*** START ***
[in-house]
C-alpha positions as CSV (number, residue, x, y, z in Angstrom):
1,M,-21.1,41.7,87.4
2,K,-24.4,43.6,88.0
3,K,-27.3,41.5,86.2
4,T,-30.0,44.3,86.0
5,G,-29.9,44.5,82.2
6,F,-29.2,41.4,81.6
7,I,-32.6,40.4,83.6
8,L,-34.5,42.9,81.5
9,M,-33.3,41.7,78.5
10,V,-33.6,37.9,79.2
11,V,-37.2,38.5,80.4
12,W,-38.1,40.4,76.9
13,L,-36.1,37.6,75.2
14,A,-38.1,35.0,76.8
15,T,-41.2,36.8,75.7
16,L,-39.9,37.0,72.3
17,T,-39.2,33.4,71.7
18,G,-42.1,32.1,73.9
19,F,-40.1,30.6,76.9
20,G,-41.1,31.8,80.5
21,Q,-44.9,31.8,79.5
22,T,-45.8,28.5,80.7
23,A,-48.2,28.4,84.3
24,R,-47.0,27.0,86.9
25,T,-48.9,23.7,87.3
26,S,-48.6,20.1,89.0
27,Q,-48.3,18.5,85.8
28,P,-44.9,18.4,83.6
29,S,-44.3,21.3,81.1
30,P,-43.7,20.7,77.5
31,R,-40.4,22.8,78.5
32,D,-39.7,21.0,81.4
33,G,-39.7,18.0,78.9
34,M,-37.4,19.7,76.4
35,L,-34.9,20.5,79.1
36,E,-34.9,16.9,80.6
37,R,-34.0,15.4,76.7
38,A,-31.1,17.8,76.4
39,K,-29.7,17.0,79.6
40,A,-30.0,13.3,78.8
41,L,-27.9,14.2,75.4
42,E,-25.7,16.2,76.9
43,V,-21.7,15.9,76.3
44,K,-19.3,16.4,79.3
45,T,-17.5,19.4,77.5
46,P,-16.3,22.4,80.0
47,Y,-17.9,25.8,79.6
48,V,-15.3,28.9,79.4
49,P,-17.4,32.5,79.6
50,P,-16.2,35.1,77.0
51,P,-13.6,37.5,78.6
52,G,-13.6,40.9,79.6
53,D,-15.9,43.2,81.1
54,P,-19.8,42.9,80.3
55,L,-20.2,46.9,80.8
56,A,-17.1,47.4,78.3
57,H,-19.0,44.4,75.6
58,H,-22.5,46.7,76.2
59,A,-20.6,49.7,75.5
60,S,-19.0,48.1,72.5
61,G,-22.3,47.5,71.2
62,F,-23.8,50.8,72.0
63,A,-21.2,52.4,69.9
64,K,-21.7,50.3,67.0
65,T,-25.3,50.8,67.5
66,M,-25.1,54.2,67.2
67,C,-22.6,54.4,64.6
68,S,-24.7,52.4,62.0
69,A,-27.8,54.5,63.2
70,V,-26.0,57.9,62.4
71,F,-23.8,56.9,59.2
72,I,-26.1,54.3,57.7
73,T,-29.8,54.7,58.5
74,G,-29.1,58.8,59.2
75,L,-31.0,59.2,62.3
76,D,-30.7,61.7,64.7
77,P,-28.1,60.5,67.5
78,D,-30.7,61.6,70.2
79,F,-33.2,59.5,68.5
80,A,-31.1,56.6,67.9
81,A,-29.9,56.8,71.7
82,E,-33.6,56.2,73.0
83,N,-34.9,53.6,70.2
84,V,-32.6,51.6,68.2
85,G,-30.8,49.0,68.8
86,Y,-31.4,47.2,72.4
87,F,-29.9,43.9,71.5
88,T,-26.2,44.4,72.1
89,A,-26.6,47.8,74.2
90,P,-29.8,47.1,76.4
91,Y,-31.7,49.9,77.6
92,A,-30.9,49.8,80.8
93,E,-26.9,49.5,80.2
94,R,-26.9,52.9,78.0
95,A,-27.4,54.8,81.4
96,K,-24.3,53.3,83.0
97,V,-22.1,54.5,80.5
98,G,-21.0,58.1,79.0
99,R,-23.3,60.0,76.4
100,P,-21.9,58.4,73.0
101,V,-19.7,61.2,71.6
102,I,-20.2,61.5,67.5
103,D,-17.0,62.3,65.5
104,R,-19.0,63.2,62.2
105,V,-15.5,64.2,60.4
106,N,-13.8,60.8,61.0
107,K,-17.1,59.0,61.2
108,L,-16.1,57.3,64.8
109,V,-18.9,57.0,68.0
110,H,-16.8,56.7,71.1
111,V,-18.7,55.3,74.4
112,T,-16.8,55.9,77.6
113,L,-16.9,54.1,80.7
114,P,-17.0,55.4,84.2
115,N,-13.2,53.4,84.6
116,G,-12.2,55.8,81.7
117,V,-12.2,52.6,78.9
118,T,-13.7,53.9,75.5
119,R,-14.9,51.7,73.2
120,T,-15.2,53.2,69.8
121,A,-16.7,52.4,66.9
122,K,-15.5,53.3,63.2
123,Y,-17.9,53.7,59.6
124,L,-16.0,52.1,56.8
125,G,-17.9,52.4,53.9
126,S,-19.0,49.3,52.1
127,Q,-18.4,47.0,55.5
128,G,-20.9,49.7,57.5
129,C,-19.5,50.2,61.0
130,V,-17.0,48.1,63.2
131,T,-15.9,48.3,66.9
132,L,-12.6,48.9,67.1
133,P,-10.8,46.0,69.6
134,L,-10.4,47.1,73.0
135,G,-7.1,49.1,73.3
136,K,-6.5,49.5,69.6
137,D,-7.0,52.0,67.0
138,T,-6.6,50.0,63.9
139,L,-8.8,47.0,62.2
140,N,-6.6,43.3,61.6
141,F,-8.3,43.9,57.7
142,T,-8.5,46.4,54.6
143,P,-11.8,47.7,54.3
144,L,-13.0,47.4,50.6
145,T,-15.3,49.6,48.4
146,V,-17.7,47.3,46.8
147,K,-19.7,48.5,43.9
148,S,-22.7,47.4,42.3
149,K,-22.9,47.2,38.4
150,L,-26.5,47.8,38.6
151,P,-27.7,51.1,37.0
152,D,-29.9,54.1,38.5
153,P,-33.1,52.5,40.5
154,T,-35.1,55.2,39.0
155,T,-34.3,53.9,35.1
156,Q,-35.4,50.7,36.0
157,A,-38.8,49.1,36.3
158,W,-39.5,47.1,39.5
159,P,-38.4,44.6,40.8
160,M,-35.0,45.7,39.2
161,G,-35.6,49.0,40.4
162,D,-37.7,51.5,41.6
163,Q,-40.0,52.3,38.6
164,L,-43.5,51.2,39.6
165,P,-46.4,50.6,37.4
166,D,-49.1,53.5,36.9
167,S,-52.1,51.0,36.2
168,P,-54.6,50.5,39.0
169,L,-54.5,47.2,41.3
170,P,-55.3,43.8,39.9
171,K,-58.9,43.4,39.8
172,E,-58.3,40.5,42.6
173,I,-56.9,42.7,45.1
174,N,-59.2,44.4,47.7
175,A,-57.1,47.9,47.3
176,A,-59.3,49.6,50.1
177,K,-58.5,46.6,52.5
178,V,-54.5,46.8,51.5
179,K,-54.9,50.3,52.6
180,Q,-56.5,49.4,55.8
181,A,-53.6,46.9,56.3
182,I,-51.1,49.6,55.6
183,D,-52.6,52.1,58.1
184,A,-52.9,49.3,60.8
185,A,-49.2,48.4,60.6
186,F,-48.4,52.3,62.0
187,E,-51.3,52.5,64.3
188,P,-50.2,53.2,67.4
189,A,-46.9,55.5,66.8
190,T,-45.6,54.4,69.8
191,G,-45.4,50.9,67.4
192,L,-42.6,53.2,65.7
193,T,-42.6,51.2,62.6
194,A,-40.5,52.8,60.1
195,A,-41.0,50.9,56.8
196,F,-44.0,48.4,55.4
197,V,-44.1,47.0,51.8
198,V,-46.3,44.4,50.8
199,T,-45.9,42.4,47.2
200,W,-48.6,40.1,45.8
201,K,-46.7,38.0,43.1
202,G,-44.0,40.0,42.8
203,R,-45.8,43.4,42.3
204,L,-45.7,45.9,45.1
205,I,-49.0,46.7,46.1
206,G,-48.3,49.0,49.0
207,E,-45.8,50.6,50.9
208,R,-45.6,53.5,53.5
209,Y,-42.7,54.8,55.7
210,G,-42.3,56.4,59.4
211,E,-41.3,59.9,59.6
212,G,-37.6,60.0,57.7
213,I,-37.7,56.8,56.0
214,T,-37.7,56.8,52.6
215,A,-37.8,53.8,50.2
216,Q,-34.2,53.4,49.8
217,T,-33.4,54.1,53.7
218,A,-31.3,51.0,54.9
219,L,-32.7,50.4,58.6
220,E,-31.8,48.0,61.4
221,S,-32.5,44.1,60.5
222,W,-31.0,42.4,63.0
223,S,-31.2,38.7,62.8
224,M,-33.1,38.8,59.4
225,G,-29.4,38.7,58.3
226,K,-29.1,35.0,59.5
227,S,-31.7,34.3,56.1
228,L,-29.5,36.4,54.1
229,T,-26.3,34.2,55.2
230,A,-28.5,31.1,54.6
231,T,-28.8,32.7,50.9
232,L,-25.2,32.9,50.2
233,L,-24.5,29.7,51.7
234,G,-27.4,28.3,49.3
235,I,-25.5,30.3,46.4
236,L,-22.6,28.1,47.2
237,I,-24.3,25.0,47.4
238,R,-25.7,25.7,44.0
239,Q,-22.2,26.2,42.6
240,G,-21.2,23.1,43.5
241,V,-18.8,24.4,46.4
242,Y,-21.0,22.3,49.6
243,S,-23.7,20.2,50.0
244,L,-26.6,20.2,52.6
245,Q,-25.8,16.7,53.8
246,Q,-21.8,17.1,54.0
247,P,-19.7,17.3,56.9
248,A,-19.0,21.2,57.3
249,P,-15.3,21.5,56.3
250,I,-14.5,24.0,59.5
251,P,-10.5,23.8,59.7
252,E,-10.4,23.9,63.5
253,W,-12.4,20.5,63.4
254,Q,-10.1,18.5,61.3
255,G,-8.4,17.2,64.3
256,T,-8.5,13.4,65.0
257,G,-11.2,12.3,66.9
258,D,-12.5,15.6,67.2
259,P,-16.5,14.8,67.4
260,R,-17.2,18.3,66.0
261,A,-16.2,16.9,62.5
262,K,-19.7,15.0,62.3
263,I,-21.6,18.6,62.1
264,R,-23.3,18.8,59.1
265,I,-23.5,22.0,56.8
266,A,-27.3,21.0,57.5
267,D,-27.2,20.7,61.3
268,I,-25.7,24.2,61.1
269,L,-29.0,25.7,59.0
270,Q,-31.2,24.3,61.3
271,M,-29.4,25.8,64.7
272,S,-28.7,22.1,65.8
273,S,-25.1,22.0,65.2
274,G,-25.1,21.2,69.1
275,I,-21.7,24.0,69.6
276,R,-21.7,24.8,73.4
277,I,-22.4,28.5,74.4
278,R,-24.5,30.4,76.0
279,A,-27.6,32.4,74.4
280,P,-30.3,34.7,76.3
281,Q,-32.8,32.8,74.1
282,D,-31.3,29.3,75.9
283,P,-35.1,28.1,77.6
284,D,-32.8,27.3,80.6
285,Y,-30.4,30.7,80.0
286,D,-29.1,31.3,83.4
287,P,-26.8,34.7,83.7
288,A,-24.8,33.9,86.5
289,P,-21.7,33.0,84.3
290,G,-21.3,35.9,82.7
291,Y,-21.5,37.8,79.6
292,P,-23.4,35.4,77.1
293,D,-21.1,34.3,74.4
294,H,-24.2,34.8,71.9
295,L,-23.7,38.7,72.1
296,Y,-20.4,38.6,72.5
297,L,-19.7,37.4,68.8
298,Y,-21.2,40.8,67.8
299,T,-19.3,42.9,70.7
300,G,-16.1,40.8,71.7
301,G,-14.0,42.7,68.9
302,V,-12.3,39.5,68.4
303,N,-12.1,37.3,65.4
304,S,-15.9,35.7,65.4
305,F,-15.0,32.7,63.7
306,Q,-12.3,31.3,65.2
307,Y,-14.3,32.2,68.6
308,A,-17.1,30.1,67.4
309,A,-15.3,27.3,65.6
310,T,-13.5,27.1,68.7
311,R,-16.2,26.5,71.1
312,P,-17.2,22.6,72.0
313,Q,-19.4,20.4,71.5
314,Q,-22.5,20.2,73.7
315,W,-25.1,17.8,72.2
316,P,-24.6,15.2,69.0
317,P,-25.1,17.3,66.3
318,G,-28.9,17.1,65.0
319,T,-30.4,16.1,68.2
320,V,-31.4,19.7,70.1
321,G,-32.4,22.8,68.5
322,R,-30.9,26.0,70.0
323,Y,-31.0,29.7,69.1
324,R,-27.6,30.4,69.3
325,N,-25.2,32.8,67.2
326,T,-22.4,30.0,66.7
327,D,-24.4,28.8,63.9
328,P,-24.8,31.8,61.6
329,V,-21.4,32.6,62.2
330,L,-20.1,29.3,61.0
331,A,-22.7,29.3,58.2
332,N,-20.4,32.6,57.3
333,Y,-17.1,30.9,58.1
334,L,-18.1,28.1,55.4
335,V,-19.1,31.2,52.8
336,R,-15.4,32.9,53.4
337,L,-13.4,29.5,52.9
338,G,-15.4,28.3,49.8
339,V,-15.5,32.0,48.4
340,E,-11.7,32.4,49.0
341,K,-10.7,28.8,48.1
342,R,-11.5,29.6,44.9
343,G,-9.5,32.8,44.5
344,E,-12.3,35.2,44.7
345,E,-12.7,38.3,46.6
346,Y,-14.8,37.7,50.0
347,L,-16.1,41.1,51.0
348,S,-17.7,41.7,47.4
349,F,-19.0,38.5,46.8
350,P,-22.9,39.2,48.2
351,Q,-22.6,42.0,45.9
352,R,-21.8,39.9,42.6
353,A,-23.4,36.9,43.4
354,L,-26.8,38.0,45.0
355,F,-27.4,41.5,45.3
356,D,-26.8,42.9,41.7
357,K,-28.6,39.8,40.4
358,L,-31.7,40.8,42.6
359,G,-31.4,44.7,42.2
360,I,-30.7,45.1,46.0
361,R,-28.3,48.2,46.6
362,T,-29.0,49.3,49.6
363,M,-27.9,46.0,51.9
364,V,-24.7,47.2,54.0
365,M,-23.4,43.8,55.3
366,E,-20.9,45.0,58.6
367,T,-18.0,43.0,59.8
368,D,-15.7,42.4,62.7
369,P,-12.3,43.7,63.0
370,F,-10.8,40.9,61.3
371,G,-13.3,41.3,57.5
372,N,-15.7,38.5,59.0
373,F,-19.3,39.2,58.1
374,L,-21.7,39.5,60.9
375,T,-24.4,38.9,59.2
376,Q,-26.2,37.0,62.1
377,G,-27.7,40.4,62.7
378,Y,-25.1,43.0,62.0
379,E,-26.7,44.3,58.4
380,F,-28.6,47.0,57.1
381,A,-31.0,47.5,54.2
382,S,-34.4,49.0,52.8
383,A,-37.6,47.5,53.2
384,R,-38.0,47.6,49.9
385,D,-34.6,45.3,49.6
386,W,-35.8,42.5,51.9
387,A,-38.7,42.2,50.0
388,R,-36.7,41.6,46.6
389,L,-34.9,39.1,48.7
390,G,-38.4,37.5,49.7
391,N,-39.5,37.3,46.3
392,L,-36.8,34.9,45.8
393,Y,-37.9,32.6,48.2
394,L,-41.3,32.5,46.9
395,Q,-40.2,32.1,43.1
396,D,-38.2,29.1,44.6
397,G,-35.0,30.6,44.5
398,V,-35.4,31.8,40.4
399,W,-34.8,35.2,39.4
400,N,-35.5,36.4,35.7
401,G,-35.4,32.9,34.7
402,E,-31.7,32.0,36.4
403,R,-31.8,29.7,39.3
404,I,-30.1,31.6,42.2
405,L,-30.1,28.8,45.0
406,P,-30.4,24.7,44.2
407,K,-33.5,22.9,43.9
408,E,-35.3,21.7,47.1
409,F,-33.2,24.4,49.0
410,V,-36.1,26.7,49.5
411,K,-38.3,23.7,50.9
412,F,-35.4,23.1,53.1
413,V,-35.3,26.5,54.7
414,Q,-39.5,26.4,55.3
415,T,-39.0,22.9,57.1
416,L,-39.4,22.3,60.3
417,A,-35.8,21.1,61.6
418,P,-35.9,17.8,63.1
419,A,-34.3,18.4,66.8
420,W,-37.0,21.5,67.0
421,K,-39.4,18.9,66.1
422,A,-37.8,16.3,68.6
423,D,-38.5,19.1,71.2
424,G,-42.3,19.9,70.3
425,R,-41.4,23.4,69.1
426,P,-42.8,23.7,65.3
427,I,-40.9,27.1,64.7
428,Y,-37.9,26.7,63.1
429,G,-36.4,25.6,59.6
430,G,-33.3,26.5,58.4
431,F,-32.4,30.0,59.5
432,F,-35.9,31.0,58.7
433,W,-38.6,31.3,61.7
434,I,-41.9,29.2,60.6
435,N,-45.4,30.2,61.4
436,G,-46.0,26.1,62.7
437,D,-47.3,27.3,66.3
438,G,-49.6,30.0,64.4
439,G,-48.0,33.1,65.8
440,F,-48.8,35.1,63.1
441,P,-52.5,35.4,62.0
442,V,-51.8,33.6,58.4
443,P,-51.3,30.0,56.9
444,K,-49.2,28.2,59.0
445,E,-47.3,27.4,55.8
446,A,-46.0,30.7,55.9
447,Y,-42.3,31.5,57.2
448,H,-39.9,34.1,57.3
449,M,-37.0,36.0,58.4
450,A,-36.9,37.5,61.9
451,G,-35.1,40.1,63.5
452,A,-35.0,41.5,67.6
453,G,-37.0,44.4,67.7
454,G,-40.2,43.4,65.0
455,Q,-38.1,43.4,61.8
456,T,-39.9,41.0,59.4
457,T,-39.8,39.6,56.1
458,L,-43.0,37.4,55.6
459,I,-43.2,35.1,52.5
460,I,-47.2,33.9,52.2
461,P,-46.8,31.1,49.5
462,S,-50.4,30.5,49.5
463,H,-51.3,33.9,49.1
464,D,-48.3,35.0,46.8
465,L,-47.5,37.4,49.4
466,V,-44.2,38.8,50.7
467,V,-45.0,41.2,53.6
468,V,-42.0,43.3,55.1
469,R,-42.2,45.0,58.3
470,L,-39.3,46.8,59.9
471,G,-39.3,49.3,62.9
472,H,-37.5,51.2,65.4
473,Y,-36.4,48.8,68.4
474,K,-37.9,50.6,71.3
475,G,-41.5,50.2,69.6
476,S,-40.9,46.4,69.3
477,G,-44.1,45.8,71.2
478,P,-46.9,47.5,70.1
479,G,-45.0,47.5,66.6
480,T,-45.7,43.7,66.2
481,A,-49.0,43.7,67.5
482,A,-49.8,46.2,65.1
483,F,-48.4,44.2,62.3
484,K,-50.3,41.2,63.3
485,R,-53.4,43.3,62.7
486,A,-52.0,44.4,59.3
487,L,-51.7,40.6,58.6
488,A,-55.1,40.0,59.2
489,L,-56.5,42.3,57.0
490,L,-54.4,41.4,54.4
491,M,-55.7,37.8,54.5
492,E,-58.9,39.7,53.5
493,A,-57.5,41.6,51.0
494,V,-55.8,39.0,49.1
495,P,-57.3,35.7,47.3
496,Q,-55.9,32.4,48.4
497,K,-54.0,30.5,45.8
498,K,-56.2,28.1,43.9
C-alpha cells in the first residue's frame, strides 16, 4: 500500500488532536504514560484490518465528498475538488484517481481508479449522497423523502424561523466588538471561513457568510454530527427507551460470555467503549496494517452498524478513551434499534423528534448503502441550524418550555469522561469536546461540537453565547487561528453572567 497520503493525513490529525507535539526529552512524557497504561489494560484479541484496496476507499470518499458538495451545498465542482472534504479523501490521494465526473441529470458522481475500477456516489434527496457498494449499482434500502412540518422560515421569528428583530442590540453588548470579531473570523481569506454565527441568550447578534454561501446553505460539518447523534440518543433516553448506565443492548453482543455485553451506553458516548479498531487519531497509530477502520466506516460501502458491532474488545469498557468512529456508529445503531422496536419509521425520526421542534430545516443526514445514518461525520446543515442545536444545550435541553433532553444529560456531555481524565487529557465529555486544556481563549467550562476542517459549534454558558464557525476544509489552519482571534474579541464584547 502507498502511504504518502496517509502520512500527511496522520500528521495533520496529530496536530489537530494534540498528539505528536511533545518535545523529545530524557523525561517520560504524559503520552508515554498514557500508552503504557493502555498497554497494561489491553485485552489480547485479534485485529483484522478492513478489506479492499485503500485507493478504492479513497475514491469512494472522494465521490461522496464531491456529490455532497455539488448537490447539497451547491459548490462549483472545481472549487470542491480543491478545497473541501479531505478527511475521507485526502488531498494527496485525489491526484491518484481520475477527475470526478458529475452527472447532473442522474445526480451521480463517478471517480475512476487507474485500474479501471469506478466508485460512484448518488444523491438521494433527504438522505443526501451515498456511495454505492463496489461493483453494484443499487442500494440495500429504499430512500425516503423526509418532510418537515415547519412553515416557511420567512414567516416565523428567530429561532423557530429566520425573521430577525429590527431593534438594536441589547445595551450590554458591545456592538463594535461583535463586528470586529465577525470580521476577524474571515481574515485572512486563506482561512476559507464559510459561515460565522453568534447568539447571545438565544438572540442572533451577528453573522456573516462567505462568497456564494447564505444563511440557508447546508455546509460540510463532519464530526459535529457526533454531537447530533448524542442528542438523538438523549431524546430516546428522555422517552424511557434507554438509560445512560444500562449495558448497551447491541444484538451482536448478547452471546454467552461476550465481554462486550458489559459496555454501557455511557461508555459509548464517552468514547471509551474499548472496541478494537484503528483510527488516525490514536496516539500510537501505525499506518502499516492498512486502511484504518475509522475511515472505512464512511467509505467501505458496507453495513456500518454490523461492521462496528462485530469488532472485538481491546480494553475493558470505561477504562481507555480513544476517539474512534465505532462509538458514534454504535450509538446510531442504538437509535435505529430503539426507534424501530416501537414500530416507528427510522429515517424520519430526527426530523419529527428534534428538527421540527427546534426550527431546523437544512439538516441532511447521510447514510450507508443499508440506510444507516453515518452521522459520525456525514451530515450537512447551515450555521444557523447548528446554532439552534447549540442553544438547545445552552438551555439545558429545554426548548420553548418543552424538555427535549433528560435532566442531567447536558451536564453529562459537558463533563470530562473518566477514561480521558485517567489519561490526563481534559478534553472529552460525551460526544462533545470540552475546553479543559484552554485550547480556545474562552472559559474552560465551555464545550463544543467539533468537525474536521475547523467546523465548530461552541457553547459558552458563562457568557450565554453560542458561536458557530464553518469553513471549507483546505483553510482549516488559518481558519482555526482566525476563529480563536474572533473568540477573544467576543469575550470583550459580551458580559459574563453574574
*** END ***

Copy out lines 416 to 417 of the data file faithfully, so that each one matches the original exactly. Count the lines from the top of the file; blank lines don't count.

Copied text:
414,Q,-39.5,26.4,55.3
415,T,-39.0,22.9,57.1